By B.L. Ochman @whatsnext
I’ve been more than a casual observer in the current presidential campaign, and I’ve been appalled to see how much of the strategy, left and right, is created by old-school political types, old-fart PR firms, and, well, just old-idea people.
The Obama team has done a great job with online fund raising, but frankly, I think Obama’s campaign has made the best headway into social media in spite of itself. Obama’s campaign’s online success has been through the grace of supporters who do understand the impact of the Internet on this campaign. The best videos for Obama were generated by MoveOn, by Will.I.am of The Black Eye Peas and not by the campaign itself.
Hillary got off to a great start with her Sopranos finale spoof, and the cheesy choose-my-campaign song campaign that made her seem human and approachable, but then switched to super-scripted videos that were painful to watch. They could have brought the same tone and openness to a series of online videos, but apparently old-school thinking won out again.
Obama’s campaign manager, David Plouffe, is a veteran of several democratic campaigns, none of which are noteworthy for their use of smart Internet strategy. He’s getting a little too sure of himself at the moment, so look for his apology tomorrow.
And Clinton’s campaign depends on, of all people, Burson-Marsteller PR CEO Mark Penn. It would be almost impossible to get a more pre-Cluetrain PR guy on the case. Just look at Burson’s homepage if you want to see how up to the minute (not) they are with their flash intro and robotic little person.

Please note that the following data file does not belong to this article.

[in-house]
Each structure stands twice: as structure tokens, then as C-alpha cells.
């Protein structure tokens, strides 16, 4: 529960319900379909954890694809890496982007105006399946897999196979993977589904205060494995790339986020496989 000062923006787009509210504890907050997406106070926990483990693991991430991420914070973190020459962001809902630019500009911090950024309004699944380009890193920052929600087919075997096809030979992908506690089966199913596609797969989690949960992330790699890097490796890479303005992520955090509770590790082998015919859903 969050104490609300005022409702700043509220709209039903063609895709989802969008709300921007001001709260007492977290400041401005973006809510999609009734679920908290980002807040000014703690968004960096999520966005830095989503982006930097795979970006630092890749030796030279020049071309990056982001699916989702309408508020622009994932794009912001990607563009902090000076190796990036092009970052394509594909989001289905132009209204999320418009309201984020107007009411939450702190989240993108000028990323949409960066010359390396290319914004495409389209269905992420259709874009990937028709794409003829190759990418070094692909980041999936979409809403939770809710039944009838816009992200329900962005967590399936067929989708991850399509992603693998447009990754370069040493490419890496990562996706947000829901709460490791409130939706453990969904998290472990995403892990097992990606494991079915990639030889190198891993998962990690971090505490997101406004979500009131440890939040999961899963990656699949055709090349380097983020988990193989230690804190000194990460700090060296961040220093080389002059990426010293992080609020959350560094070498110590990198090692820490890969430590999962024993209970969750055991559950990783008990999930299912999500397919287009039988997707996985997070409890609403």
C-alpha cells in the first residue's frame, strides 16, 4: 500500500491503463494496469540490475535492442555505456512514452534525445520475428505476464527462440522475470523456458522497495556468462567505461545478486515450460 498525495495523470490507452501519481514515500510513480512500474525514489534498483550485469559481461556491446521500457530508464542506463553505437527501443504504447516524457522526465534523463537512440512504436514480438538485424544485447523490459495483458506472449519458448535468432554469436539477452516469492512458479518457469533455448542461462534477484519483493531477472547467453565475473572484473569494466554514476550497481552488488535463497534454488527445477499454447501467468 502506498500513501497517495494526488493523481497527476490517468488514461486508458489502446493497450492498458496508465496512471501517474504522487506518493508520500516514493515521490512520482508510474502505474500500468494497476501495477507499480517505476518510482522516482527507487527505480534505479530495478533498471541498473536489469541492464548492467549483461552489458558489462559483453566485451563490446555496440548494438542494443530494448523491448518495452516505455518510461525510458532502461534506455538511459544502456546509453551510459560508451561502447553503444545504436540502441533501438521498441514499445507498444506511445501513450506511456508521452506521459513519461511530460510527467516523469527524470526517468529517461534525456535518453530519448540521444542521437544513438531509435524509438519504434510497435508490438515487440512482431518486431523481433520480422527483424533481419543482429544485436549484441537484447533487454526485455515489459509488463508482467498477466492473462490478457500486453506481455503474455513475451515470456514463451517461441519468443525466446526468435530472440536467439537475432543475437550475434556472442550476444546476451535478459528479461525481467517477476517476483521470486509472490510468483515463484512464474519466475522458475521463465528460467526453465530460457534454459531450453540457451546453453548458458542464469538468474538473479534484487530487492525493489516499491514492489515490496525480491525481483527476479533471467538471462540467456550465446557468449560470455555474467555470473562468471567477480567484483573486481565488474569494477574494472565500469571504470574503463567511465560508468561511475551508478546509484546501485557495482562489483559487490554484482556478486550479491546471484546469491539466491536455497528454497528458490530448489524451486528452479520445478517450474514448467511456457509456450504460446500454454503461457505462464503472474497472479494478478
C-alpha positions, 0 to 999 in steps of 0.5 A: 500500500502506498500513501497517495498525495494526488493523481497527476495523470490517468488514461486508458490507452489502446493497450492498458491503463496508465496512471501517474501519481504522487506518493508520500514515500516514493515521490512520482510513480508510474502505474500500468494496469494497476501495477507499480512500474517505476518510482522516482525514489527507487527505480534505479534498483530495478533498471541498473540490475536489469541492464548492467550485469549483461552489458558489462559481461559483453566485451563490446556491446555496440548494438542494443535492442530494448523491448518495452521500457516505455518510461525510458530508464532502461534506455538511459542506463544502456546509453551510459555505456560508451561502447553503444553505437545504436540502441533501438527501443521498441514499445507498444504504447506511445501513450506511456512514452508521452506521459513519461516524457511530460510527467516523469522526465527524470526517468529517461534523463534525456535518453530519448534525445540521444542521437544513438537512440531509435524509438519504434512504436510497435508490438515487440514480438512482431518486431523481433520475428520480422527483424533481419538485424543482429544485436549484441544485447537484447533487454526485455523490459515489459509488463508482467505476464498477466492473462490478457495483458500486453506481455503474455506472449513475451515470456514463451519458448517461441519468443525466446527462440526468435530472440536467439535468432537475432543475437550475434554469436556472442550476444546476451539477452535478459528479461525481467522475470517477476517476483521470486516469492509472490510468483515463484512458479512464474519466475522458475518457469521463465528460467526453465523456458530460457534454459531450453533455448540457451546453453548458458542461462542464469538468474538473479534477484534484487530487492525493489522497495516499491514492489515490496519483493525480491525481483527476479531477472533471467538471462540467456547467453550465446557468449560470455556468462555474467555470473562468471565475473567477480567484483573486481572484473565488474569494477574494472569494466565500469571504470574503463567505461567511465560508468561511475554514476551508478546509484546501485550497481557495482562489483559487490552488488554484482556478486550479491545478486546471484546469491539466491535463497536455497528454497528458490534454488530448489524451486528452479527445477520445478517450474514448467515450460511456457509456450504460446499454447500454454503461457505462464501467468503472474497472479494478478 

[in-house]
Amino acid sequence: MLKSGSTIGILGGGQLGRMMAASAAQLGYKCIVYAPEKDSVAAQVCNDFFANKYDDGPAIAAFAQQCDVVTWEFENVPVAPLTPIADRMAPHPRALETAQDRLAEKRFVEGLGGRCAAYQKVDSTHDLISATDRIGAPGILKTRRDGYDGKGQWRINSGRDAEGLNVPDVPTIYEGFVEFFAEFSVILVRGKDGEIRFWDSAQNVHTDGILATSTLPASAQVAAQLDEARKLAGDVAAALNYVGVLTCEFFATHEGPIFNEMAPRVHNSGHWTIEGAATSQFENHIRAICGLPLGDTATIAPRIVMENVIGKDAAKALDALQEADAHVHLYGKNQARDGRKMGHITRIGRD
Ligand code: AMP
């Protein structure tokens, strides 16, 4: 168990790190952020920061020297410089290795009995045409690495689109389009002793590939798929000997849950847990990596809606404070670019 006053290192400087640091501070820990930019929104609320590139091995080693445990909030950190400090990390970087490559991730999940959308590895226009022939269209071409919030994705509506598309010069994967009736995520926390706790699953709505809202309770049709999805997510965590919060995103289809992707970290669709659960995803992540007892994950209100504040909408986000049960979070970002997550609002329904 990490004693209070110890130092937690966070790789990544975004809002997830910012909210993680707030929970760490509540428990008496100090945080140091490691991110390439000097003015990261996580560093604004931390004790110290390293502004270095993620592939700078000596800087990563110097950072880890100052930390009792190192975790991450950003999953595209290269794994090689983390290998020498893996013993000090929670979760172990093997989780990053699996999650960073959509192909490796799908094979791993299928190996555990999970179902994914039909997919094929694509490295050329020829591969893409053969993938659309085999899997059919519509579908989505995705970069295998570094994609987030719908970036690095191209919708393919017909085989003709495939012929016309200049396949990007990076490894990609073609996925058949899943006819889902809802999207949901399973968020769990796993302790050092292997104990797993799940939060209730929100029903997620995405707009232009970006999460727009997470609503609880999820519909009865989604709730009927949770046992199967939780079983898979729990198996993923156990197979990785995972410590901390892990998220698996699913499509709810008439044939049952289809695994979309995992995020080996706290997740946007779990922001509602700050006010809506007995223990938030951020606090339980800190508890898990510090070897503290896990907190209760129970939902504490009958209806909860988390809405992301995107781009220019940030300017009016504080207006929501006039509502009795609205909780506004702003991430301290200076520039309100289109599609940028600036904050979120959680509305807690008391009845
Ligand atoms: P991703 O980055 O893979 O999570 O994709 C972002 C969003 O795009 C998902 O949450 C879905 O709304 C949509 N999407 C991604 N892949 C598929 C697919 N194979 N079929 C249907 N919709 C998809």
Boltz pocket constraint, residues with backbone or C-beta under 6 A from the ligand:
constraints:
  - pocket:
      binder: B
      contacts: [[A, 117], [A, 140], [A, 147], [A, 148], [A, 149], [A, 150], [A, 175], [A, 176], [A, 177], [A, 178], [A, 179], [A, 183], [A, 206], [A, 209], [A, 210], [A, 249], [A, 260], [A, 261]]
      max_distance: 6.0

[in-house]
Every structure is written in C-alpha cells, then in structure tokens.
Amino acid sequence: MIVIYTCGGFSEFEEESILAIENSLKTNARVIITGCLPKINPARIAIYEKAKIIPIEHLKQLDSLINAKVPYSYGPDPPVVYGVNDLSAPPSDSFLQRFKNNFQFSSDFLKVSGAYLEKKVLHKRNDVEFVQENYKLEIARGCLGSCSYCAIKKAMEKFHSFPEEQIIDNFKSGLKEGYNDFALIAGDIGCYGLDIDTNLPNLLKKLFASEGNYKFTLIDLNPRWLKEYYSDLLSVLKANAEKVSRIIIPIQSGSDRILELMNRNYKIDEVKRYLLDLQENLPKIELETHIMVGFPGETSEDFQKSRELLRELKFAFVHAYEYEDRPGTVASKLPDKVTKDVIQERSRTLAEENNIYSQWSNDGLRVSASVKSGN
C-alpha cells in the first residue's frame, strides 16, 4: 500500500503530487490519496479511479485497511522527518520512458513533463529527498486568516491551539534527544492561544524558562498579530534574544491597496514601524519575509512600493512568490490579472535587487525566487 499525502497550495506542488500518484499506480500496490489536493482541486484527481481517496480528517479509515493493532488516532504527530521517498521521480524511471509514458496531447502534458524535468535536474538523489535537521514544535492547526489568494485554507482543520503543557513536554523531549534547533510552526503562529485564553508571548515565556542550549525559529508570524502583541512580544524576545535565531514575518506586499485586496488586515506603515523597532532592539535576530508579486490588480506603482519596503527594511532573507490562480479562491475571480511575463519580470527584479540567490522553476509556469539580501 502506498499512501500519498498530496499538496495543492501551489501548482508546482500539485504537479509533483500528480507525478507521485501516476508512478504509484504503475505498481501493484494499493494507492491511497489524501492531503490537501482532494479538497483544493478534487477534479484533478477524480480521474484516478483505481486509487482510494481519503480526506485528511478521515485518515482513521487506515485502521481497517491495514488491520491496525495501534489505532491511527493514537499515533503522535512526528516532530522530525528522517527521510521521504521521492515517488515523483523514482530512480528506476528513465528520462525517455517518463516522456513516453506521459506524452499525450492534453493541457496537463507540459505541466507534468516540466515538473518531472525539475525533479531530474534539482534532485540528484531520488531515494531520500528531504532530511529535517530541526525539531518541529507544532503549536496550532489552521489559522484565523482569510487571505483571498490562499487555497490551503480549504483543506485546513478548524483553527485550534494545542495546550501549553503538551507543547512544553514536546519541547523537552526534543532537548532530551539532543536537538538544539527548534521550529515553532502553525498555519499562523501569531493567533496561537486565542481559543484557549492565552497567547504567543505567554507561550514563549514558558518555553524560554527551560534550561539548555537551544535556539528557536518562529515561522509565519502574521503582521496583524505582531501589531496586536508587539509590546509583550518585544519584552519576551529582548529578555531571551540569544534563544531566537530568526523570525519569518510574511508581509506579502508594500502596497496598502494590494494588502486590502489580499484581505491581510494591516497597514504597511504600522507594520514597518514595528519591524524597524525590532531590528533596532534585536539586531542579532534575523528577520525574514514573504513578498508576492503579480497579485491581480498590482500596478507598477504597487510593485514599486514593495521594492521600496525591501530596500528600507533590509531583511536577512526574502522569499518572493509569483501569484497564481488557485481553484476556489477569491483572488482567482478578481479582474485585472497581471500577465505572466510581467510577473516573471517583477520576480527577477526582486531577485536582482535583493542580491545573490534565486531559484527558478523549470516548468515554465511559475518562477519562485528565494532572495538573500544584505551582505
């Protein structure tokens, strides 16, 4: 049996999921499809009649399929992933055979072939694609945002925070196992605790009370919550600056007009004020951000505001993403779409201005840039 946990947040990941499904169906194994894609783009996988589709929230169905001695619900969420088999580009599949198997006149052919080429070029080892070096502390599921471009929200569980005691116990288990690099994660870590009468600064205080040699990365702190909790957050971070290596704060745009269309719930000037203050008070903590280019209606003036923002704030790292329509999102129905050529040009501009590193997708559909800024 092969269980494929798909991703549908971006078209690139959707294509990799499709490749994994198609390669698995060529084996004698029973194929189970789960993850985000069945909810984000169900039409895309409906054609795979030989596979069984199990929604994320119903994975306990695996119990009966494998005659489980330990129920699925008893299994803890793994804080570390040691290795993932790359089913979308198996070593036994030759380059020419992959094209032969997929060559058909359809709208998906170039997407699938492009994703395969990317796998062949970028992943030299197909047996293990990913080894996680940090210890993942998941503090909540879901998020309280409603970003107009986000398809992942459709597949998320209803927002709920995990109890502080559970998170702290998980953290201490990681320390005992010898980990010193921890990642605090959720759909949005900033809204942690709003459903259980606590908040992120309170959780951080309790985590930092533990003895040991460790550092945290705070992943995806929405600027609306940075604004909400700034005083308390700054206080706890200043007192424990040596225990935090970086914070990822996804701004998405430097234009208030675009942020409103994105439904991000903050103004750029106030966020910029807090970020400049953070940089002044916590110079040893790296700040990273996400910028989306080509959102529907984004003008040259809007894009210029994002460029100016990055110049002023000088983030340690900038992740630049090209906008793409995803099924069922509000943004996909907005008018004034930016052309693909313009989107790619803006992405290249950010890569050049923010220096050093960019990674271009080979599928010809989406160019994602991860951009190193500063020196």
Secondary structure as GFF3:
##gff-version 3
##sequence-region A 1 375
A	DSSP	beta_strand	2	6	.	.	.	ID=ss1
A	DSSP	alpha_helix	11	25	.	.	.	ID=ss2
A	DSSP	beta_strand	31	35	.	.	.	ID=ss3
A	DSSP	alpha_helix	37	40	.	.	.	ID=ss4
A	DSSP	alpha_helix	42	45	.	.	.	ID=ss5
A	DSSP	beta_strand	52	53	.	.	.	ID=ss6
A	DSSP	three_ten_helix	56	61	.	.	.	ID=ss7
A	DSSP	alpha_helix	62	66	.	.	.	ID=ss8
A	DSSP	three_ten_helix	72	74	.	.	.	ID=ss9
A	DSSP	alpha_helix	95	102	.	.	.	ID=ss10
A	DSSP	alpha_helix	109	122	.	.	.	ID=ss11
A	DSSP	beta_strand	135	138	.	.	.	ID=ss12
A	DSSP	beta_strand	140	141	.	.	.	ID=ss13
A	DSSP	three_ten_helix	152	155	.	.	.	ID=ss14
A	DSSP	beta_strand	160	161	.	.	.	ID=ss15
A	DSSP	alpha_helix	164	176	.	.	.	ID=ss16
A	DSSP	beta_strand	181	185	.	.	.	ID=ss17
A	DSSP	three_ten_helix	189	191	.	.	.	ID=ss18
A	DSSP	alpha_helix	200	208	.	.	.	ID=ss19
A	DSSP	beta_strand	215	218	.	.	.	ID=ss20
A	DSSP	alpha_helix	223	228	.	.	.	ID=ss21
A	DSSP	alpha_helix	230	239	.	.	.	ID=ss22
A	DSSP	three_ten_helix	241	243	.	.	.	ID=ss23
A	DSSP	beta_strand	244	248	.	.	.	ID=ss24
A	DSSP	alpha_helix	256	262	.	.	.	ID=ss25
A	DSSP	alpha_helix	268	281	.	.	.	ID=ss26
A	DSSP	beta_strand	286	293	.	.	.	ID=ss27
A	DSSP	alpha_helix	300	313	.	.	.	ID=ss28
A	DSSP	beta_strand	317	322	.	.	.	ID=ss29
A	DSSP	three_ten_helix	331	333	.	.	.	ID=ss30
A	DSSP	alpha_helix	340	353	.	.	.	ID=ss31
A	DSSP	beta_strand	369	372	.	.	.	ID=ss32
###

And then there’s the draft-Bloomberg non-campaign, in which I have been a volunteer, and which is run by an old-school Republican and an old-school Democratic campaign advisor. The best they’ve come up with is this tired video.
While money is being spent by all candidates on advertising in TV and radio, there have yet to be ads on blogs, in social networks, or on video sharing sites where they could reach the most influential audience in this election – young people.
And what is Lear? 100? So it’s clearly not about youth. It’s about understanding new media, its dynamics and its impact on youth.
Our goal,” says Lear, “is to register 300,000 new voters before the 2008 presidential primary season and two million new voters by the 2008 presidential election.”
Young people, turning out in droves, will decide this election in the end, and I am so happy that mainstream media is the last thing they will listen to, but I think Obama and Hillary have a long way to go in social media marketing.
Related: David Parmet: Clinton is from pr, Obama is from social media